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23 May 2011, 12:03
A veteran warship will return to its home base of Portsmouth on 23rd May for the final time on the same day that the Royal Navy's new Antarctic patrol vessel sails into port.
HMS Gloucester, which holds a missile-firing record from the first Gulf War, will sail into Portsmouth Naval Base, ahead of its decommissioning next month.
Later, the ice-breaker MV Polarbjorn, which will be renamed HMS Protector, will also arrive in the same port ahead of being accepted into the navy fleet next month.
The 29-year-old Type 42 destroyer HMS Gloucester is being decommissioned next month as the navy's fleet of ageing Type 42s is being phased out to make way for the new hi-tech Type 45 destroyers.
HMS Gloucester, which has clocked up 787,928 miles during service around the world, will mark its final entry to the naval base in traditional fashion by flying a decommissioning pennant.
It is returning from a farewell visit to its namesake city and from a training exercise involving the US, French and Spanish navies off the south west coast of the UK.
HMS Gloucester was built by Vosper Thornycroft in Southampton and was launched on November 2, 1982 by the Duchess of Gloucester.
At 463ft long the ship was the longest vessel built at the shipyard since the Second World War.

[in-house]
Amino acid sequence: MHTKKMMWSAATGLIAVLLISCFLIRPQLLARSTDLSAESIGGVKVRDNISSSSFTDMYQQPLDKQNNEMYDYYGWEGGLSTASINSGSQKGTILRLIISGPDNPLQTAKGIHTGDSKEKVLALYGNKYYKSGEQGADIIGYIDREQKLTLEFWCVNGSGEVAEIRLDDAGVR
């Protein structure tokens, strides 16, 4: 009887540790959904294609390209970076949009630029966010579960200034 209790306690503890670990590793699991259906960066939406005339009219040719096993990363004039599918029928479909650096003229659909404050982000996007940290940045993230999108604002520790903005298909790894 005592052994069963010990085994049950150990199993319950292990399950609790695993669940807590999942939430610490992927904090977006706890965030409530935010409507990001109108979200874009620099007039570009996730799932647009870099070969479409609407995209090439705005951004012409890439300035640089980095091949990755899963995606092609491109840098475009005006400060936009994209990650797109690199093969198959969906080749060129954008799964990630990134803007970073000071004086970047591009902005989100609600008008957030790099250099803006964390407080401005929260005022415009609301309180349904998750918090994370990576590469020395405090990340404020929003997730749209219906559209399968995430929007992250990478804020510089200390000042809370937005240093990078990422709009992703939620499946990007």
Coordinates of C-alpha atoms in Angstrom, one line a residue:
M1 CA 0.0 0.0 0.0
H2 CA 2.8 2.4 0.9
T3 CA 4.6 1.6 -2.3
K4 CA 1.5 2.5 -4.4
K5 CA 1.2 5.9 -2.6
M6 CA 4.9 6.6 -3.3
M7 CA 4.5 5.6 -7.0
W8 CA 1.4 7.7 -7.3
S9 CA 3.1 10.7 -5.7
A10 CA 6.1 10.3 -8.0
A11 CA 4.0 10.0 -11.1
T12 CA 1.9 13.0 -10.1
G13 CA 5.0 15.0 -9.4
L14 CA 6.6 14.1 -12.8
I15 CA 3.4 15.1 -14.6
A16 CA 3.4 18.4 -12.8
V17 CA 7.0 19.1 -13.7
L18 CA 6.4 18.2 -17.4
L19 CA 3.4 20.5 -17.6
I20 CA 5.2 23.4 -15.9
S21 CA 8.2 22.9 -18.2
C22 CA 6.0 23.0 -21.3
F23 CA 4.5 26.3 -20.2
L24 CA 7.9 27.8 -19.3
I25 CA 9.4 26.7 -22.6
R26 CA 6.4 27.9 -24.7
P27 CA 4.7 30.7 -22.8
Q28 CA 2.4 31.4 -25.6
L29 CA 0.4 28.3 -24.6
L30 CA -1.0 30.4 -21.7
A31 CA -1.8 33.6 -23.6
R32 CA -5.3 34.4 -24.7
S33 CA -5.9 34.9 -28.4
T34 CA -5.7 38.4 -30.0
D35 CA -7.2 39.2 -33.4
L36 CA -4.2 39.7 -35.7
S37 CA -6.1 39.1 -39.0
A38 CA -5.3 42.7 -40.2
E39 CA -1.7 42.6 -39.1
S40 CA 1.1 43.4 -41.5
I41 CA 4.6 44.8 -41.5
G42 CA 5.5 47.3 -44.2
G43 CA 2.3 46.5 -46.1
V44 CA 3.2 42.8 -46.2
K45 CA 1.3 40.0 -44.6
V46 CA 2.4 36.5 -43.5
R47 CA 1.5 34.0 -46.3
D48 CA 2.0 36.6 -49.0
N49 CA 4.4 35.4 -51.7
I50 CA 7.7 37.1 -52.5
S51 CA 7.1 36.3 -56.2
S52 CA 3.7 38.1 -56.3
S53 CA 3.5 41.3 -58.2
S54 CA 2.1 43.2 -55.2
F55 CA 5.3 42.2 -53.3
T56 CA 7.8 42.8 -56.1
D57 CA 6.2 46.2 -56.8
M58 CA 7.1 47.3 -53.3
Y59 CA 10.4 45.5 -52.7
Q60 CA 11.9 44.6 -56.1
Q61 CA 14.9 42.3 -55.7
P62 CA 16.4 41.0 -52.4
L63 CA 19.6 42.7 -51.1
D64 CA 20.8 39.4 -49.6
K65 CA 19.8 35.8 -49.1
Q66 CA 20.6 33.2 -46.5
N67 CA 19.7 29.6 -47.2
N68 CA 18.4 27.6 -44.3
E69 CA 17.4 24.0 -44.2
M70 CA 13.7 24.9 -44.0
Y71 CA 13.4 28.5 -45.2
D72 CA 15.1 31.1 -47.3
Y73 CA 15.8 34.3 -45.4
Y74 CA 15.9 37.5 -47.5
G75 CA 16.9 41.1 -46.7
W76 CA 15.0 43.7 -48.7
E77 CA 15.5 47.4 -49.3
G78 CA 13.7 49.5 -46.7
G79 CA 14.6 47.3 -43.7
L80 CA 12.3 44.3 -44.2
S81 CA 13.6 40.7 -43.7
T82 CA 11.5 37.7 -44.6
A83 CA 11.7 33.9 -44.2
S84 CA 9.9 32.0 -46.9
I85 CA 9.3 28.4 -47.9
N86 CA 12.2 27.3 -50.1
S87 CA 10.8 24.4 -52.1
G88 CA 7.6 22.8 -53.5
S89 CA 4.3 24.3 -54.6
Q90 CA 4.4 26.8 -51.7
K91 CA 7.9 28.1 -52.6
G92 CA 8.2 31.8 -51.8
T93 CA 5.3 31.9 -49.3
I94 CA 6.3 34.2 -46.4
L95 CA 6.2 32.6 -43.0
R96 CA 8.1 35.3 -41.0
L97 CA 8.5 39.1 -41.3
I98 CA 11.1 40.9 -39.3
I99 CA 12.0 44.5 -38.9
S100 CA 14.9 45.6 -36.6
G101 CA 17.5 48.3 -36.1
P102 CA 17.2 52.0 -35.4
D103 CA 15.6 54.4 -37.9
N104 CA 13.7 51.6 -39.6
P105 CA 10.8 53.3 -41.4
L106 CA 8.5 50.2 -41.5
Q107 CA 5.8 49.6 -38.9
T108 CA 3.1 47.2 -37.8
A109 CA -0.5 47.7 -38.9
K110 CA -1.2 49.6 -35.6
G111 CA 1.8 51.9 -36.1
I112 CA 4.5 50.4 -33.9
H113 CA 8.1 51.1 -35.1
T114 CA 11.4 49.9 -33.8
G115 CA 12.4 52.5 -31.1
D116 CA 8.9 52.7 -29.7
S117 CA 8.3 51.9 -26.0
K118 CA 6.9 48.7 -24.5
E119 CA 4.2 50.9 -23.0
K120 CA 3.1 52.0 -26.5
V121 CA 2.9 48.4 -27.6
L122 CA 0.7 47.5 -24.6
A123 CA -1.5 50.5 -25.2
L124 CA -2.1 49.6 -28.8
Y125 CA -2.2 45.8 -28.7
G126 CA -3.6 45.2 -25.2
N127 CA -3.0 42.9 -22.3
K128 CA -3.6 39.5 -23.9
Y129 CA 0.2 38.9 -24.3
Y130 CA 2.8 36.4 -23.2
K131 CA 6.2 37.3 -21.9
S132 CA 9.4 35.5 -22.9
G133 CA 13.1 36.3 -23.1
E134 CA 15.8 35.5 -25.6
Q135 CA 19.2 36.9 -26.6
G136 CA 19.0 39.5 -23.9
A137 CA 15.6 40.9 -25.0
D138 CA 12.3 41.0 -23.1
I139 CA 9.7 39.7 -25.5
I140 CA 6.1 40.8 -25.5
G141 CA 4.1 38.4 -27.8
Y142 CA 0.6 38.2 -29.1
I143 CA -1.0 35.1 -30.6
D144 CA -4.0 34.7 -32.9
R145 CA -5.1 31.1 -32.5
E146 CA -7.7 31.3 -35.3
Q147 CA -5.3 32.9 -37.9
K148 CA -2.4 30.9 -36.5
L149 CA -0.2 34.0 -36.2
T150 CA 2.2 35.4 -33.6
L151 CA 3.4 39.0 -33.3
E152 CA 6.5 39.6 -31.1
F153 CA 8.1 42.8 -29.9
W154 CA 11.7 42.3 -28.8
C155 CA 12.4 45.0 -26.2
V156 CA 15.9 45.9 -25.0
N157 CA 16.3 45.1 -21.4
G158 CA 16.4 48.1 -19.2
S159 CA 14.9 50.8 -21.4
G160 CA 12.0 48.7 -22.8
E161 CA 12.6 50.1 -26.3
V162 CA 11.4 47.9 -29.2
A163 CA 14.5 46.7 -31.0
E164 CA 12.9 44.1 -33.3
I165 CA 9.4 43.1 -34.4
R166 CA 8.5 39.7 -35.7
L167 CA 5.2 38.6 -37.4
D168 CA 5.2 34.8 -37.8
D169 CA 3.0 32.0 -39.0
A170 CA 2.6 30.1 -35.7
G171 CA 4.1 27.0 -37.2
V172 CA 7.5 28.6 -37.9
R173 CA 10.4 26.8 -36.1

Nicknamed the Fighting G, Gloucester's most notable action came in January 1991 when it was escorting the American battleship USS Missouri close to the Kuwaiti coast during the Gulf War.
As the Missouri came under attack by an Iraqi seersucker missile, Gloucester fired a salvo of sea darts to knock it from the sky in what proved to be the first validated, successful missile versus missile strike of its kind.
The ship also helped evacuate British nationals during the Israel-Lebanon conflict of 2006.
And in 2010, the ship made a £4 million drug bust by intercepting the cocaine headed on board the yacht Tortuga for the Falkland Islands.
Meanwhile, the MV Polarbjorn, which will enter Portsmouth under the Norwegian flag, will be officially named HMS Protector on June 1 and will be commissioned into the Royal Navy fleet on June 23.
It will take on the navy's Antarctic mission in November and will replace HMS Endurance. The future of Endurance, which suffered major flooding off Chile in 2008, is still being considered by the Ministry of Defence.